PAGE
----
A Recap of National Health IT Week

National Health IT Week wrapped up on Friday.  This may have been the most eventful week in the ten year history of the event, which is organized by the Health Information Management Systems Society (HIMSS).  Below are a few of the highlights (each of which could likely carry its own blog post):

  • Stage 3 Meaningful Use Rule Finalized.  Despite calls for a delay by the American Medical Association and Senator Lamar Alexander, among other, HHS issued the final rule for 2015 Edition Health IT Certification Criteria (2015 Edition) and a final rule with a 60-day comment period for the Medicare and Medicaid Electronic Health Records Incentive Programs – Stage 3.  Stage 3 will begin as optional for eligible providers and hospitals in 2017 and will be required in 2018.  HHS proclaimed that the rules eliminate unnecessary requirements, simplify and increase flexibility for those that remain and focus on interoperability, information exchange and patient engagement.  For example, the 2015 Edition rules reduce the number of objectives eligible hospitals must meet from twenty to nine.  There will be much to come as providers and hospitals sort through the 752 page rule.
  • TRUST IT Act Introduced.  The Transparent Ratings on Usability and Security to Transform Information Technology (TRUST IT) Act of 2015 was introduced in the Senate.  The bill would establish a rating system for EHR technology in three areas: security, usability and interoperability.  The bill would also define “information blocking” in almost the same way as it is defined in the 21st Century Cures legislation.
  • ONC Releases Shared Nationwide Interoperability Roadmap v.1.  After receiving more than 250 comments on its draft Roadmap released in January, ONC released version 1 of its Interoperability Roadmap.  The Roadmap lays out milestones and calls to action that stakeholders should focus on achieving, particularly in the near-term.  The Roadmap focuses on five pathways:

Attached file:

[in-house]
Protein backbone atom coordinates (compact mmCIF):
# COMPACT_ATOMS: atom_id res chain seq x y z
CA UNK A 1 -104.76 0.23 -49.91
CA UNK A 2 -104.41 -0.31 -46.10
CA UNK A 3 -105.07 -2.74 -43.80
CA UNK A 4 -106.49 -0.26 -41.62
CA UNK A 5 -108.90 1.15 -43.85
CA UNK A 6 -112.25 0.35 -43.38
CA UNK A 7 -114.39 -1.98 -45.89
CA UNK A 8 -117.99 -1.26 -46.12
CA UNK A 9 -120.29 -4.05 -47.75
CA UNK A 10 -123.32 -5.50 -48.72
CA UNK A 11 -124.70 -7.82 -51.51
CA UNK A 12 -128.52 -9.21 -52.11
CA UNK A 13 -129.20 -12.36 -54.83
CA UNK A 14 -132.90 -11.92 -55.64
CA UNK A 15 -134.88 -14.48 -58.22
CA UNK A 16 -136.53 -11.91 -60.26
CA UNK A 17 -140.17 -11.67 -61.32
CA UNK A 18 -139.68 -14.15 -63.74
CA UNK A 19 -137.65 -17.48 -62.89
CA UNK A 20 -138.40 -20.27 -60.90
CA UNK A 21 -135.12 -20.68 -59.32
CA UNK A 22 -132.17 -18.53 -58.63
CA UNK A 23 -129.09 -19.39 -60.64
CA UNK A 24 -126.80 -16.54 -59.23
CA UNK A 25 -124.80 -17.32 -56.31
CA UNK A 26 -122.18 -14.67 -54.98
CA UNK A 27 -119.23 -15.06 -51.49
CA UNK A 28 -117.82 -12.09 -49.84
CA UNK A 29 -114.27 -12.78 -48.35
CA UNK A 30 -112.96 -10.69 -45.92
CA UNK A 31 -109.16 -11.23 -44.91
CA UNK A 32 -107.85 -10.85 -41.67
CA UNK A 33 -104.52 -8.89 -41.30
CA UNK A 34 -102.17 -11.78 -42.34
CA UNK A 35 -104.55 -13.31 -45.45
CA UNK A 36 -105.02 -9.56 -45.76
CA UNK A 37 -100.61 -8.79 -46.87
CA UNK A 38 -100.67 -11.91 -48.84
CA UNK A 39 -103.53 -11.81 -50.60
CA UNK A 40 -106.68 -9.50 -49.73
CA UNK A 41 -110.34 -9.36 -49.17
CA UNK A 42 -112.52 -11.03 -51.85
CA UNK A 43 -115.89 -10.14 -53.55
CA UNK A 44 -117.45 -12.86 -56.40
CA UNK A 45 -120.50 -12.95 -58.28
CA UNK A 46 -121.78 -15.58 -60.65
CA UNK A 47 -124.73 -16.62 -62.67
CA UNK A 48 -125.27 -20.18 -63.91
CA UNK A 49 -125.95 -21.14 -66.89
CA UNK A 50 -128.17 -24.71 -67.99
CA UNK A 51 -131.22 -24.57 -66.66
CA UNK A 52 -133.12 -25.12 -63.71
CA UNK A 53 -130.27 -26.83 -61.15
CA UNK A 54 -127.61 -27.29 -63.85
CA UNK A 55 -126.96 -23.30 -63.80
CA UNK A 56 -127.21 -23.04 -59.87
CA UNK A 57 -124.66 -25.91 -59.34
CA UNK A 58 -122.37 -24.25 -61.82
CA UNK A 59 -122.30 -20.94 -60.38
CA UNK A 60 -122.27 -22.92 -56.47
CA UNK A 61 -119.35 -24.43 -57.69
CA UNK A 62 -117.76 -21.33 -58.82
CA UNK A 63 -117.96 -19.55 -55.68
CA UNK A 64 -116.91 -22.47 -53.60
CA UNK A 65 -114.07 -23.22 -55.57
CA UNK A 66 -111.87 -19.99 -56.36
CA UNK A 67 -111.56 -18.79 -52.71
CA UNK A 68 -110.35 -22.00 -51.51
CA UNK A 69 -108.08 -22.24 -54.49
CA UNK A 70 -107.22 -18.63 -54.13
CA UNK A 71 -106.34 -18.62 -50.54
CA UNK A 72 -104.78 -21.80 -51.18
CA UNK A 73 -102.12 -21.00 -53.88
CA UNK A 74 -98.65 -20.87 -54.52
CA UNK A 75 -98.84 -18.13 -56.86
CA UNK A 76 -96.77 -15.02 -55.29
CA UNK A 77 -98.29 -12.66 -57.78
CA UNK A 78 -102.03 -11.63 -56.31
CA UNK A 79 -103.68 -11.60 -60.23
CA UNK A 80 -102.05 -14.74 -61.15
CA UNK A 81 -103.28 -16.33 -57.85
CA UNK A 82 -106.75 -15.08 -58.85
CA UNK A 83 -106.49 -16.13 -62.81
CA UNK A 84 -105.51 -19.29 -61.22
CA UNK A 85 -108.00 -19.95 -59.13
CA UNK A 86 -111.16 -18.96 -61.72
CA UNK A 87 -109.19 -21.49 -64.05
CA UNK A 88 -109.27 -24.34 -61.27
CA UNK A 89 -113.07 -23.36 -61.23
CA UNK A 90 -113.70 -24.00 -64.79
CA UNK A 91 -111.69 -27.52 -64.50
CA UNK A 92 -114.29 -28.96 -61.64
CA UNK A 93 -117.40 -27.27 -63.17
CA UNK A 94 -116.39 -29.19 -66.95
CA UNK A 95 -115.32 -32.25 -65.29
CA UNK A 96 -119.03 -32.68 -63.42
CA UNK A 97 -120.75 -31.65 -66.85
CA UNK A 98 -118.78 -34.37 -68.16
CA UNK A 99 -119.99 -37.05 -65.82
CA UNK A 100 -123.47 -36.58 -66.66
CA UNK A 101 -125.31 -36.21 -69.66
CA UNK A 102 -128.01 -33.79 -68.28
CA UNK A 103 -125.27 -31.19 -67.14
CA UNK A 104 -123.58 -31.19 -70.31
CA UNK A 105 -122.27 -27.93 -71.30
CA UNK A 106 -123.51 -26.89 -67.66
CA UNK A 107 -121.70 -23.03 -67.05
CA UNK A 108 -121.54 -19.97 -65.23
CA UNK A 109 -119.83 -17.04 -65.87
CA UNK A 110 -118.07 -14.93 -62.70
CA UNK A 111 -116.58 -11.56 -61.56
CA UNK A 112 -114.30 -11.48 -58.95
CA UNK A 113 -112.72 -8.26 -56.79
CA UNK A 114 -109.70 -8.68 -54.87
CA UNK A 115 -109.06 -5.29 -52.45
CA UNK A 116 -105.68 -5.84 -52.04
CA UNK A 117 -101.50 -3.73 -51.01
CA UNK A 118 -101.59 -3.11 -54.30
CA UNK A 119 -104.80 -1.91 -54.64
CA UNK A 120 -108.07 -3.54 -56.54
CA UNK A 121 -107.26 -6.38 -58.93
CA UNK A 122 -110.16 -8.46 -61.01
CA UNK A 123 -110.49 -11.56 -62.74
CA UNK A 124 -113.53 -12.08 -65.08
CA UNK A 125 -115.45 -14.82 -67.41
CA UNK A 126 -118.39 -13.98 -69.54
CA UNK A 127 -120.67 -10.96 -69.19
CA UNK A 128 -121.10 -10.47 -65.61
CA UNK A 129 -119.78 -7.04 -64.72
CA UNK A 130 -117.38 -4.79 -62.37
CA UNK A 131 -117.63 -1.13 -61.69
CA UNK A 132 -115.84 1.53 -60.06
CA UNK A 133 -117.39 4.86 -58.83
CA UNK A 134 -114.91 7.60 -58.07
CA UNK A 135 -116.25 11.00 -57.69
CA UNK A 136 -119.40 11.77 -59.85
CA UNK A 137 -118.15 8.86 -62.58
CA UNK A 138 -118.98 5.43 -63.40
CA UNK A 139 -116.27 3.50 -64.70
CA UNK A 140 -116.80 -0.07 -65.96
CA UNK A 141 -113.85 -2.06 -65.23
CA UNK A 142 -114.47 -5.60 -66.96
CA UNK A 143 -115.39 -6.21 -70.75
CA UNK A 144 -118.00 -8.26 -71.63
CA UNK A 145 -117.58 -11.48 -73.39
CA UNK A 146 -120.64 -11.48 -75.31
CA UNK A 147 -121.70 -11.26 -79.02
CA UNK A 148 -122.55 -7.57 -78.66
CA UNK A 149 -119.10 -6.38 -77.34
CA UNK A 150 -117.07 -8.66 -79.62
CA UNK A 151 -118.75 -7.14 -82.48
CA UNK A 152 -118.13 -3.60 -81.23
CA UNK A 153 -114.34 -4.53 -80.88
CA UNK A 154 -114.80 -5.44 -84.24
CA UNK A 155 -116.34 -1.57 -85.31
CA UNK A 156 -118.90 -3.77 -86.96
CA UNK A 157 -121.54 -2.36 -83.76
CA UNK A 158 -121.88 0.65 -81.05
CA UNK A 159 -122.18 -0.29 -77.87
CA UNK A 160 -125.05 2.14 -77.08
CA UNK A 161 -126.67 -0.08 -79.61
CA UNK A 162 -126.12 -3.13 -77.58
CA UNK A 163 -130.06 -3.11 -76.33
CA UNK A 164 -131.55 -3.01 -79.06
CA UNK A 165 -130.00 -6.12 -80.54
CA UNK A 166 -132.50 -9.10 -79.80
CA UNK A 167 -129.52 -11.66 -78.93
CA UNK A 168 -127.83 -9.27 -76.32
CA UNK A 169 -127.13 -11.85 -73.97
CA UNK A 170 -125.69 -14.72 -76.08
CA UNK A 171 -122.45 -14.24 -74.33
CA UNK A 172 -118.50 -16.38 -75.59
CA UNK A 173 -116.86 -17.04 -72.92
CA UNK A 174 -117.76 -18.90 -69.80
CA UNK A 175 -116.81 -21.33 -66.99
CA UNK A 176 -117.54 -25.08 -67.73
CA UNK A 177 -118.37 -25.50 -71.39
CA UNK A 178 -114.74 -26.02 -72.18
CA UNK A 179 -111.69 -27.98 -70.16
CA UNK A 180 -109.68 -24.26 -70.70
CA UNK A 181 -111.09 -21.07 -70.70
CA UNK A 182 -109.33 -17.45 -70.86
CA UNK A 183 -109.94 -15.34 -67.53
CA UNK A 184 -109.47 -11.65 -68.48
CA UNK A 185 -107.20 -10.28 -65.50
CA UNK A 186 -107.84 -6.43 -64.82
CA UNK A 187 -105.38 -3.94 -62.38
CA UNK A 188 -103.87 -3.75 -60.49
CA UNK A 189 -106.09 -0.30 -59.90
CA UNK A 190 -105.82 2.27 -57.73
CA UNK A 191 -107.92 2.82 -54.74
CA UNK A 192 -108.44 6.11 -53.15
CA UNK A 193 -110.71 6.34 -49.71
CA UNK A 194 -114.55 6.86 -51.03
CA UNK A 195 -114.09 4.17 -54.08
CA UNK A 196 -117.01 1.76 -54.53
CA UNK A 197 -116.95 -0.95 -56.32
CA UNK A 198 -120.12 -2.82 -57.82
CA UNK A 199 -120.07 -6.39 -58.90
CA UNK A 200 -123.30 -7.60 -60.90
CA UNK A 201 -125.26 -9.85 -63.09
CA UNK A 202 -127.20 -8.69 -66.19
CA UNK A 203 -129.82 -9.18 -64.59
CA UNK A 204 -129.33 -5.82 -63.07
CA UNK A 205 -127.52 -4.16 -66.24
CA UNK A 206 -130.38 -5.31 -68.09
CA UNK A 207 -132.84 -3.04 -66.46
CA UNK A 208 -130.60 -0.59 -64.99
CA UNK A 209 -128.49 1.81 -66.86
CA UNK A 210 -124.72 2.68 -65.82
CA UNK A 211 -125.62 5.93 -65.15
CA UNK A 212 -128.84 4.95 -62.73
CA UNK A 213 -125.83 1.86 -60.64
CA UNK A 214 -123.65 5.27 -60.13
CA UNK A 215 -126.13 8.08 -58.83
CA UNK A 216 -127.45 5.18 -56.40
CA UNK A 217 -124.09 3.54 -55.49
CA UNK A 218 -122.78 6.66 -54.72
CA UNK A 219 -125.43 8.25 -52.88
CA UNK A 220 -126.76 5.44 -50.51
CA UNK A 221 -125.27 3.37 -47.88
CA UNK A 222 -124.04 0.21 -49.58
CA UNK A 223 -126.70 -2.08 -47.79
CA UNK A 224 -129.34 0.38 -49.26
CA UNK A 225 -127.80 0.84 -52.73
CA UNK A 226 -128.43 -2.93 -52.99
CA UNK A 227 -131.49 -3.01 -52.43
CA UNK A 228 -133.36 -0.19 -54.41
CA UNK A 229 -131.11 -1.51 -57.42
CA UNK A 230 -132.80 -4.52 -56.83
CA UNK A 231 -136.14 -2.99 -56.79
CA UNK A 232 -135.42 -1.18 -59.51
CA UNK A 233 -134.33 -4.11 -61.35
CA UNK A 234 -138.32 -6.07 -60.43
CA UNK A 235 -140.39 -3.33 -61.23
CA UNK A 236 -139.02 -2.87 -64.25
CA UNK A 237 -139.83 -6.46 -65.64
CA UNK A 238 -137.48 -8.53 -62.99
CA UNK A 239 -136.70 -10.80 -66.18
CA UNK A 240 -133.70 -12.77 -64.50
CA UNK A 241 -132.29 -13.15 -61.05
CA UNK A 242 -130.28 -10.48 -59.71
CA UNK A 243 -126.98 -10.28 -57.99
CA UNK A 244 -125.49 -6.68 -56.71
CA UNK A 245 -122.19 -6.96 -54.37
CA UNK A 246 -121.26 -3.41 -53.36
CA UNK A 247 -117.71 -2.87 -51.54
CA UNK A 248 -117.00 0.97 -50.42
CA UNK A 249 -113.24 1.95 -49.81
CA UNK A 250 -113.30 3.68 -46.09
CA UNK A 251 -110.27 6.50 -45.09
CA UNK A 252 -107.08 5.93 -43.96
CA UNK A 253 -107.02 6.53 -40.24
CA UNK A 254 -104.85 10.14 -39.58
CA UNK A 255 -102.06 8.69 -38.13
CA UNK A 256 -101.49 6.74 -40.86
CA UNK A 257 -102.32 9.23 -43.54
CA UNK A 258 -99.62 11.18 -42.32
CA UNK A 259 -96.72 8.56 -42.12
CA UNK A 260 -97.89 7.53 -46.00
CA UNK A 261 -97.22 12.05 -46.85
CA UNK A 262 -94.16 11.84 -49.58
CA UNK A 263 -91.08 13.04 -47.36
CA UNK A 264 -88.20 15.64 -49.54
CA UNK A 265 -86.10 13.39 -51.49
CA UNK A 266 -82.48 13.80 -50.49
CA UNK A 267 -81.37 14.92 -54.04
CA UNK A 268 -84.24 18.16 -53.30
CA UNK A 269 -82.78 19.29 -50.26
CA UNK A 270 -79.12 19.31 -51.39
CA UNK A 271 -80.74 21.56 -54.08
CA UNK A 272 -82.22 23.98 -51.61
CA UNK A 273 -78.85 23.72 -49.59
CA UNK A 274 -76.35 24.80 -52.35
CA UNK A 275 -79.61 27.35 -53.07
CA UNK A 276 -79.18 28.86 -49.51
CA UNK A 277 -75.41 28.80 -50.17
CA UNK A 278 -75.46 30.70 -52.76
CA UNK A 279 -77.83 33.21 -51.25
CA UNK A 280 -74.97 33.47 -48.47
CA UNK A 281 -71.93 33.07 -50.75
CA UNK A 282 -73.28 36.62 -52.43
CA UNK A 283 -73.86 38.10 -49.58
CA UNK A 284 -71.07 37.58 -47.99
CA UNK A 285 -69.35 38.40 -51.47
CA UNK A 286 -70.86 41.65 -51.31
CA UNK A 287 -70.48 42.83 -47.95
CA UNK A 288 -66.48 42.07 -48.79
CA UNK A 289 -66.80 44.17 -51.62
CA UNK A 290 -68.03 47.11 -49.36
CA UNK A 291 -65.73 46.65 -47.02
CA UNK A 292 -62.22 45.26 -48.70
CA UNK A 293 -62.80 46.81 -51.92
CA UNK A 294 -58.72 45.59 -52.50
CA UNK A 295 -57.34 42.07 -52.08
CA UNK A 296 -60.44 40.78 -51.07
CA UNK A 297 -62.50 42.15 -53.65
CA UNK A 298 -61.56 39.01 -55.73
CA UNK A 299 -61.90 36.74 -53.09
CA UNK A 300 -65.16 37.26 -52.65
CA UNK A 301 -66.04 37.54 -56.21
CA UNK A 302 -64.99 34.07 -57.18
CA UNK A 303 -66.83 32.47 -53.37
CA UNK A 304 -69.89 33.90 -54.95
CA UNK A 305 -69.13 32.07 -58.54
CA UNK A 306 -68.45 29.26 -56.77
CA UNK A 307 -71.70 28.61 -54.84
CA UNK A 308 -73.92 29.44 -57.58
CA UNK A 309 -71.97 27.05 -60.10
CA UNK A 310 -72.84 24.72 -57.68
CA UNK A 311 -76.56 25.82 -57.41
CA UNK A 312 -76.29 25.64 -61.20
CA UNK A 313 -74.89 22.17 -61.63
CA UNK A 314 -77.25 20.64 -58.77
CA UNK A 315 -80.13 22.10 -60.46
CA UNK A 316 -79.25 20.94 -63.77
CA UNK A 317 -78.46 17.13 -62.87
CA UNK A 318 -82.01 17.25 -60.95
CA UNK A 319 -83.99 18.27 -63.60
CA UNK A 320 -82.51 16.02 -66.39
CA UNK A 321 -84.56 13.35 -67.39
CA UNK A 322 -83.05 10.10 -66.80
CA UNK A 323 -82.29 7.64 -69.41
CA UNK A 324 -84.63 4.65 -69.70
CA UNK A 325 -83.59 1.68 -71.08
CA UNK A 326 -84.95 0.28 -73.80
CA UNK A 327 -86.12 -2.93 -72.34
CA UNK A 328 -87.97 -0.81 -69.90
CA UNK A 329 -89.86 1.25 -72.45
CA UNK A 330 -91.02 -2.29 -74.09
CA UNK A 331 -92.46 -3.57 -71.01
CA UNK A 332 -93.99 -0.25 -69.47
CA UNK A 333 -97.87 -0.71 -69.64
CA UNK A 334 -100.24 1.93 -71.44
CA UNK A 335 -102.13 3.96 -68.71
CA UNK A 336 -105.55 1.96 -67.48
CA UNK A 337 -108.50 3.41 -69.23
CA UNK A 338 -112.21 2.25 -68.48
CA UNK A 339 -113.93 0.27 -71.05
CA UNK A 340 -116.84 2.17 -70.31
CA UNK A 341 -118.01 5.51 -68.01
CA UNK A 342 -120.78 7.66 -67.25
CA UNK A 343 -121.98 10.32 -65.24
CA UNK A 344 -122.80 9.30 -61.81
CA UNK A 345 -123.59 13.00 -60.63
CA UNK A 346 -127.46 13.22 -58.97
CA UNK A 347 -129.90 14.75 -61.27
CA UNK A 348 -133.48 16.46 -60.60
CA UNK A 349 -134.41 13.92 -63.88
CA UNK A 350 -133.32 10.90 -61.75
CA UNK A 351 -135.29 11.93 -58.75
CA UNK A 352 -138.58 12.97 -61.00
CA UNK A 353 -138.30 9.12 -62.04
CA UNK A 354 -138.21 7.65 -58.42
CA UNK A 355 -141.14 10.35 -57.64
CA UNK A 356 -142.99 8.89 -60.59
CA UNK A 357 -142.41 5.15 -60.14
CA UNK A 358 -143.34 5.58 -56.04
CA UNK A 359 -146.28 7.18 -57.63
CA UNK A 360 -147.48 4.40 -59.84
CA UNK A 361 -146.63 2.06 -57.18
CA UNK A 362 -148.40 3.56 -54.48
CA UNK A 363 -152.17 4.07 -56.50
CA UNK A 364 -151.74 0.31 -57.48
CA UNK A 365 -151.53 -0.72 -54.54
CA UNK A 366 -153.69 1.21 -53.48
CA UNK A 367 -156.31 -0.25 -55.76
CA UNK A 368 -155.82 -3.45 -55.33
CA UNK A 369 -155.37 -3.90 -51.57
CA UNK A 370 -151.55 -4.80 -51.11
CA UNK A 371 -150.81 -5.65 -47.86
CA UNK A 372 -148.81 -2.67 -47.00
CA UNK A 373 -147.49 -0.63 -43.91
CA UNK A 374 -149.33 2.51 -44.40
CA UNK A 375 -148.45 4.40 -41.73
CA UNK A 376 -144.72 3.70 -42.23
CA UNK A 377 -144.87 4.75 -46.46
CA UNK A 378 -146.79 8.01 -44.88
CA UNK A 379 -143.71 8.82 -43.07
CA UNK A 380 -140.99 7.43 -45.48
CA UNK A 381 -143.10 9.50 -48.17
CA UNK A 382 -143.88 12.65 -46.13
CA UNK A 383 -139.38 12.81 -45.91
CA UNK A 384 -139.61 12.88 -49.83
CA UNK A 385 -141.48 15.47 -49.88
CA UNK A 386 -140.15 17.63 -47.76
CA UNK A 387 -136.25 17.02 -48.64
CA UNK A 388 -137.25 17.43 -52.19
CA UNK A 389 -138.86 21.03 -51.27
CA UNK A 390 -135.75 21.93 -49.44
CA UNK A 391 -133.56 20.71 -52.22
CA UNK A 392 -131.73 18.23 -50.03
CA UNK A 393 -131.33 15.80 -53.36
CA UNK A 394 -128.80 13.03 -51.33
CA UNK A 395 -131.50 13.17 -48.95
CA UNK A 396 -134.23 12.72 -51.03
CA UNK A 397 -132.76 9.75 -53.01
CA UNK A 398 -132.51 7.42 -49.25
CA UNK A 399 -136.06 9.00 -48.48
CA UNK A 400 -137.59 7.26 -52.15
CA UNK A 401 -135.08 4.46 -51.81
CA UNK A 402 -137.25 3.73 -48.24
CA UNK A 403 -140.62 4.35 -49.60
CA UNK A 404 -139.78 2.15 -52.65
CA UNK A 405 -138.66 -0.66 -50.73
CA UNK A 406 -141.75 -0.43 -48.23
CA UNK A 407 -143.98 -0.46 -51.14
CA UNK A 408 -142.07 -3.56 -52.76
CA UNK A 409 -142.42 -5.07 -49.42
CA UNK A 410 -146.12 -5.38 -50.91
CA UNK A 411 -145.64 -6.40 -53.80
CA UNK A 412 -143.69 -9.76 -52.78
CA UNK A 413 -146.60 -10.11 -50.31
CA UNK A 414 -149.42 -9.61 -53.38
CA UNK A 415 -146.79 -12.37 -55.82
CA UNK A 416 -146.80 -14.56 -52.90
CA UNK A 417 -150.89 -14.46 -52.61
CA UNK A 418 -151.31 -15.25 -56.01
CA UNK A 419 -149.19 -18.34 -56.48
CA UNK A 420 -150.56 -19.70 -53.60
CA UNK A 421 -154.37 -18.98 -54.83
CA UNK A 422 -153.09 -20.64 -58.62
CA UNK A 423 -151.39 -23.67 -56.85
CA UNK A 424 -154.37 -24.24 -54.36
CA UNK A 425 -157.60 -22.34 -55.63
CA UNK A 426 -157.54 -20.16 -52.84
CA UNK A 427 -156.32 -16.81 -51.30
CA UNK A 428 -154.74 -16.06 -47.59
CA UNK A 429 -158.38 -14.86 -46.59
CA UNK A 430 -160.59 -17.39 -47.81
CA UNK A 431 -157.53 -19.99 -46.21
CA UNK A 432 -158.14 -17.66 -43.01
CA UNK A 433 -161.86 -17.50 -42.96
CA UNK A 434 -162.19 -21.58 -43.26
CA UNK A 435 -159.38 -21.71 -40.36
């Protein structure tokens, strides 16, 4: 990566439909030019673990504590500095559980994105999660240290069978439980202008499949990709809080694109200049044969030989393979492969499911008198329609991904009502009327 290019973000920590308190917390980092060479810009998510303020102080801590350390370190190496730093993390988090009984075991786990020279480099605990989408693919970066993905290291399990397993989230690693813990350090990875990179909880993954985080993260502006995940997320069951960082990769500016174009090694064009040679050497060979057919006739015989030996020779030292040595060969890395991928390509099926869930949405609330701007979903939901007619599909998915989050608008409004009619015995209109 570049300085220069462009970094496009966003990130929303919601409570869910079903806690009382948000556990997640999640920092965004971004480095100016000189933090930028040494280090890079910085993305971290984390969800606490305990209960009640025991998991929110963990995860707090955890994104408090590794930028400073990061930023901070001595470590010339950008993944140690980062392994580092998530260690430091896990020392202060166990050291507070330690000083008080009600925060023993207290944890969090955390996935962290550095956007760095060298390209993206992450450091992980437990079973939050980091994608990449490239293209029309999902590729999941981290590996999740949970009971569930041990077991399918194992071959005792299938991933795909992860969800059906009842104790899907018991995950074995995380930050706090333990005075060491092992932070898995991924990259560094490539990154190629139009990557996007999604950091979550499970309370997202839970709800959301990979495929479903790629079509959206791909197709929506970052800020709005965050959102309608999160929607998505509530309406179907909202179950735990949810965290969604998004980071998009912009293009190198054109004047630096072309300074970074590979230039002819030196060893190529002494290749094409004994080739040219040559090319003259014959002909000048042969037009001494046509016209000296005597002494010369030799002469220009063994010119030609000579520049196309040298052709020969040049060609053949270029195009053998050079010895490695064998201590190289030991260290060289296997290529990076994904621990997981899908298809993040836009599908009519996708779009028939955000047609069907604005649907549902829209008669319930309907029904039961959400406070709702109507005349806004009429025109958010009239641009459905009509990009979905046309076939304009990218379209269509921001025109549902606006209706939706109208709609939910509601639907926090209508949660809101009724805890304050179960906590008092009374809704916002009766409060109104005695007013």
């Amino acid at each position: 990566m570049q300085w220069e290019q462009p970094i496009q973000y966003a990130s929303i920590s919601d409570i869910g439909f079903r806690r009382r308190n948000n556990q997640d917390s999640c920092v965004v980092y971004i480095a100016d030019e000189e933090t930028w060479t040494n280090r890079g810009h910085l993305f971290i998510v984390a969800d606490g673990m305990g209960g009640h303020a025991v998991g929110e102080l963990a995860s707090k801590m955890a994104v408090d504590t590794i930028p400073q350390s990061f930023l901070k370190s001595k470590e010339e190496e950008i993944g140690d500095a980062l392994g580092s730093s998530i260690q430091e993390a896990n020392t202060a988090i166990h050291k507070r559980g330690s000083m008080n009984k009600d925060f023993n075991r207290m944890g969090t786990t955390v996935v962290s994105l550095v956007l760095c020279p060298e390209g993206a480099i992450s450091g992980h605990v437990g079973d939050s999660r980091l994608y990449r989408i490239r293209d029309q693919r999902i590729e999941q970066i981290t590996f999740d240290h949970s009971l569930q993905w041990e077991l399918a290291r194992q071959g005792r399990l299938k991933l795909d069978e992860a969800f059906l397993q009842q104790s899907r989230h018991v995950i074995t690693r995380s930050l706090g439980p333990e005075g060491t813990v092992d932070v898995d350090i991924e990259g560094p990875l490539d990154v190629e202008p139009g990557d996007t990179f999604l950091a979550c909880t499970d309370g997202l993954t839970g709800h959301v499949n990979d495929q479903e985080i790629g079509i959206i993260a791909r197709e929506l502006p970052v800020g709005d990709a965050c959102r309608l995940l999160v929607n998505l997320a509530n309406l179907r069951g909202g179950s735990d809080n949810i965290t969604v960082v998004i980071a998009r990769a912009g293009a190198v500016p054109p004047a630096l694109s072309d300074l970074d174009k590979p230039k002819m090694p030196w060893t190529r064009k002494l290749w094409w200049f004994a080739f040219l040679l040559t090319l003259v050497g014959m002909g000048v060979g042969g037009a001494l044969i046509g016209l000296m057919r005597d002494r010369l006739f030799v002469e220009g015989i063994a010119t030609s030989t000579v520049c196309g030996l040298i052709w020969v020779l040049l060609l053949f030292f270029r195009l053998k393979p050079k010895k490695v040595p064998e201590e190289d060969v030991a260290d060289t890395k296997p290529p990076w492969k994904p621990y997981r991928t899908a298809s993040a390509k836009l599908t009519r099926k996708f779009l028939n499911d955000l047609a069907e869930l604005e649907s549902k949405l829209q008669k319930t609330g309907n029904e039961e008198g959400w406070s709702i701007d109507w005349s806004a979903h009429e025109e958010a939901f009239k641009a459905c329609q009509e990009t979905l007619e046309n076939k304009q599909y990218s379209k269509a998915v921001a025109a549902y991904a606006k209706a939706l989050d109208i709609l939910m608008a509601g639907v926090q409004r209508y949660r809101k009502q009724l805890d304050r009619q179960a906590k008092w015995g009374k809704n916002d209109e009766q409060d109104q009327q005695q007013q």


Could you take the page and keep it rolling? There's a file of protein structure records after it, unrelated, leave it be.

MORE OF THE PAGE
• Improve technical standards and implementation guidance;
    • Rapidly shift and align federal, state and commercial payment policies (from fee-for-service to value-based models to stimulate demand for interoperability);
    • Clarify and seek alignment of federal and state privacy and security requirements;
    • Coordinate among stakeholders to promote and align consistent policies and business practices (that support interoperability);
    • Align and promote the use of consistent policies and business practices (that support interoperability).
  • HHS Inspector General Weighs in on Information Blocking and the Federal Anti-Kickback Law.  The OIG released a Policy Reminder reminding the public about how information blocking may affect safe harbor protection under the Federal anti-kickback statute.  OIG extends safe harbor protection to certain arrangements involving donations of interoperable EHR items and services to potential referral sources.  If the donor takes any action to limit or restrict the use, compatibility or interoperability of the donated EHR items or service, the arrangement will not receive safe harbor protection.  The Policy Reminder provided some examples of information blocking that would run afoul of the safe harbor: